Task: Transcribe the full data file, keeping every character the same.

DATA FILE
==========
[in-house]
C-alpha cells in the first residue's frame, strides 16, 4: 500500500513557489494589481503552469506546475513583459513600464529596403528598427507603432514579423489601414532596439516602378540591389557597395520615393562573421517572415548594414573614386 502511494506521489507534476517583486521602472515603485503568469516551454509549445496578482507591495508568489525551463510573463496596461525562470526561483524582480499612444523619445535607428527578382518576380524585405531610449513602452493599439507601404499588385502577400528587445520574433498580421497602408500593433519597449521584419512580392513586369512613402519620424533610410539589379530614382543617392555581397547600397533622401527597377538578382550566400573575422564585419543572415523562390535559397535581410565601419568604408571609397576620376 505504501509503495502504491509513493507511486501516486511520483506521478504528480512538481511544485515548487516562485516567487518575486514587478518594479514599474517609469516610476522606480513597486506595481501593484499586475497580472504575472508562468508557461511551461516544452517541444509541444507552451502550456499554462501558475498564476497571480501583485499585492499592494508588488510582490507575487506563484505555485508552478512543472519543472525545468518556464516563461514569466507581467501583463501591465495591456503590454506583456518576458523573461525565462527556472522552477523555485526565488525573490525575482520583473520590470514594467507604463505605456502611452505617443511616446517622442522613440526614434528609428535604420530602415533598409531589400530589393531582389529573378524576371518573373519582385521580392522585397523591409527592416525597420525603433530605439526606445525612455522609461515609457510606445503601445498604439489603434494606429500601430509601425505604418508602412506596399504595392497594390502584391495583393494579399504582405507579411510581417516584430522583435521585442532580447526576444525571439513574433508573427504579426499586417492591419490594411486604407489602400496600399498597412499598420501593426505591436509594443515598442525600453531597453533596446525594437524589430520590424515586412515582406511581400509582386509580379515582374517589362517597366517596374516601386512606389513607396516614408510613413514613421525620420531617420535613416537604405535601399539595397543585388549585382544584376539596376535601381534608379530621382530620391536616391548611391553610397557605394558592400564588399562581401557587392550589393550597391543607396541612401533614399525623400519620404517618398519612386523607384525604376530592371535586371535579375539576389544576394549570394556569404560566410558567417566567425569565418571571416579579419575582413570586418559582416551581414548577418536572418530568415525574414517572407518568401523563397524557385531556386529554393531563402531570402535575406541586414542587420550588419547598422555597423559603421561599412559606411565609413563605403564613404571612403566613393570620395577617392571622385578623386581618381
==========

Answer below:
[in-house]
C-alpha cells in the first residue's frame, strides 16, 4: 500500500513557489494589481503552469506546475513583459513600464529596403528598427507603432514579423489601414532596439516602378540591389557597395520615393562573421517572415548594414573614386 502511494506521489507534476517583486521602472515603485503568469516551454509549445496578482507591495508568489525551463510573463496596461525562470526561483524582480499612444523619445535607428527578382518576380524585405531610449513602452493599439507601404499588385502577400528587445520574433498580421497602408500593433519597449521584419512580392513586369512613402519620424533610410539589379530614382543617392555581397547600397533622401527597377538578382550566400573575422564585419543572415523562390535559397535581410565601419568604408571609397576620376 505504501509503495502504491509513493507511486501516486511520483506521478504528480512538481511544485515548487516562485516567487518575486514587478518594479514599474517609469516610476522606480513597486506595481501593484499586475497580472504575472508562468508557461511551461516544452517541444509541444507552451502550456499554462501558475498564476497571480501583485499585492499592494508588488510582490507575487506563484505555485508552478512543472519543472525545468518556464516563461514569466507581467501583463501591465495591456503590454506583456518576458523573461525565462527556472522552477523555485526565488525573490525575482520583473520590470514594467507604463505605456502611452505617443511616446517622442522613440526614434528609428535604420530602415533598409531589400530589393531582389529573378524576371518573373519582385521580392522585397523591409527592416525597420525603433530605439526606445525612455522609461515609457510606445503601445498604439489603434494606429500601430509601425505604418508602412506596399504595392497594390502584391495583393494579399504582405507579411510581417516584430522583435521585442532580447526576444525571439513574433508573427504579426499586417492591419490594411486604407489602400496600399498597412499598420501593426505591436509594443515598442525600453531597453533596446525594437524589430520590424515586412515582406511581400509582386509580379515582374517589362517597366517596374516601386512606389513607396516614408510613413514613421525620420531617420535613416537604405535601399539595397543585388549585382544584376539596376535601381534608379530621382530620391536616391548611391553610397557605394558592400564588399562581401557587392550589393550597391543607396541612401533614399525623400519620404517618398519612386523607384525604376530592371535586371535579375539576389544576394549570394556569404560566410558567417566567425569565418571571416579579419575582413570586418559582416551581414548577418536572418530568415525574414517572407518568401523563397524557385531556386529554393531563402531570402535575406541586414542587420550588419547598422555597423559603421561599412559606411565609413563605403564613404571612403566613393570620395577617392571622385578623386581618381